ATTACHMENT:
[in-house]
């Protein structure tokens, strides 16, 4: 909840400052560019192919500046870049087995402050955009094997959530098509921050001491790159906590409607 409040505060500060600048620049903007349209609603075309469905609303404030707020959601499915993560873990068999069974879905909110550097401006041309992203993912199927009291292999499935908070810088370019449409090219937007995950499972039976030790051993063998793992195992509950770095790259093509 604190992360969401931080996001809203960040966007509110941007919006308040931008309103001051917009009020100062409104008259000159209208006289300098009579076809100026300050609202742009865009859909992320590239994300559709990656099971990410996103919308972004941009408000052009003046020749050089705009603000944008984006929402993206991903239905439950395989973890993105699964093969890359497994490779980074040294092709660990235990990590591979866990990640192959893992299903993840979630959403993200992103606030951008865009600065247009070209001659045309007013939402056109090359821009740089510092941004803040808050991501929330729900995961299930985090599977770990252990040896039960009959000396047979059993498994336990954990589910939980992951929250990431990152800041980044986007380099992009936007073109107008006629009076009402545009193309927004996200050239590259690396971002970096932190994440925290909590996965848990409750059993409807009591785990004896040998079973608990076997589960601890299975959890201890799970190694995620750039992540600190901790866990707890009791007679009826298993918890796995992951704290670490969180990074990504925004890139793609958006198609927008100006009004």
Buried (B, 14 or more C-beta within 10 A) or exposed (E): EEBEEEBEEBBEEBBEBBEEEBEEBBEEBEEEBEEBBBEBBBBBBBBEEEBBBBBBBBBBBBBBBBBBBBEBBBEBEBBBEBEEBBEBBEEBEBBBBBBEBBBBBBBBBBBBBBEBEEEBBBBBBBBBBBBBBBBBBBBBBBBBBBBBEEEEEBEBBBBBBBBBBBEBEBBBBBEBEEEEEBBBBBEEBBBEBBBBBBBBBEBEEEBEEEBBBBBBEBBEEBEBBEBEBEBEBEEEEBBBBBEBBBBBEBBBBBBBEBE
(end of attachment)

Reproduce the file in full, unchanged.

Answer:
[in-house]
């Protein structure tokens, strides 16, 4: 909840400052560019192919500046870049087995402050955009094997959530098509921050001491790159906590409607 409040505060500060600048620049903007349209609603075309469905609303404030707020959601499915993560873990068999069974879905909110550097401006041309992203993912199927009291292999499935908070810088370019449409090219937007995950499972039976030790051993063998793992195992509950770095790259093509 604190992360969401931080996001809203960040966007509110941007919006308040931008309103001051917009009020100062409104008259000159209208006289300098009579076809100026300050609202742009865009859909992320590239994300559709990656099971990410996103919308972004941009408000052009003046020749050089705009603000944008984006929402993206991903239905439950395989973890993105699964093969890359497994490779980074040294092709660990235990990590591979866990990640192959893992299903993840979630959403993200992103606030951008865009600065247009070209001659045309007013939402056109090359821009740089510092941004803040808050991501929330729900995961299930985090599977770990252990040896039960009959000396047979059993498994336990954990589910939980992951929250990431990152800041980044986007380099992009936007073109107008006629009076009402545009193309927004996200050239590259690396971002970096932190994440925290909590996965848990409750059993409807009591785990004896040998079973608990076997589960601890299975959890201890799970190694995620750039992540600190901790866990707890009791007679009826298993918890796995992951704290670490969180990074990504925004890139793609958006198609927008100006009004």
Buried (B, 14 or more C-beta within 10 A) or exposed (E): EEBEEEBEEBBEEBBEBBEEEBEEBBEEBEEEBEEBBBEBBBBBBBBEEEBBBBBBBBBBBBBBBBBBBBEBBBEBEBBBEBEEBBEBBEEBEBBBBBBEBBBBBBBBBBBBBBEBEEEBBBBBBBBBBBBBBBBBBBBBBBBBBBBBEEEEEBEBBBBBBBBBBBEBEBBBBBEBEEEEEBBBBBEEBBBEBBBBBBBBBEBEEEBEEEBBBBBBEBBEEBEBBEBEBEBEBEEEEBBBBBEBBBBBEBBBBBBBEBE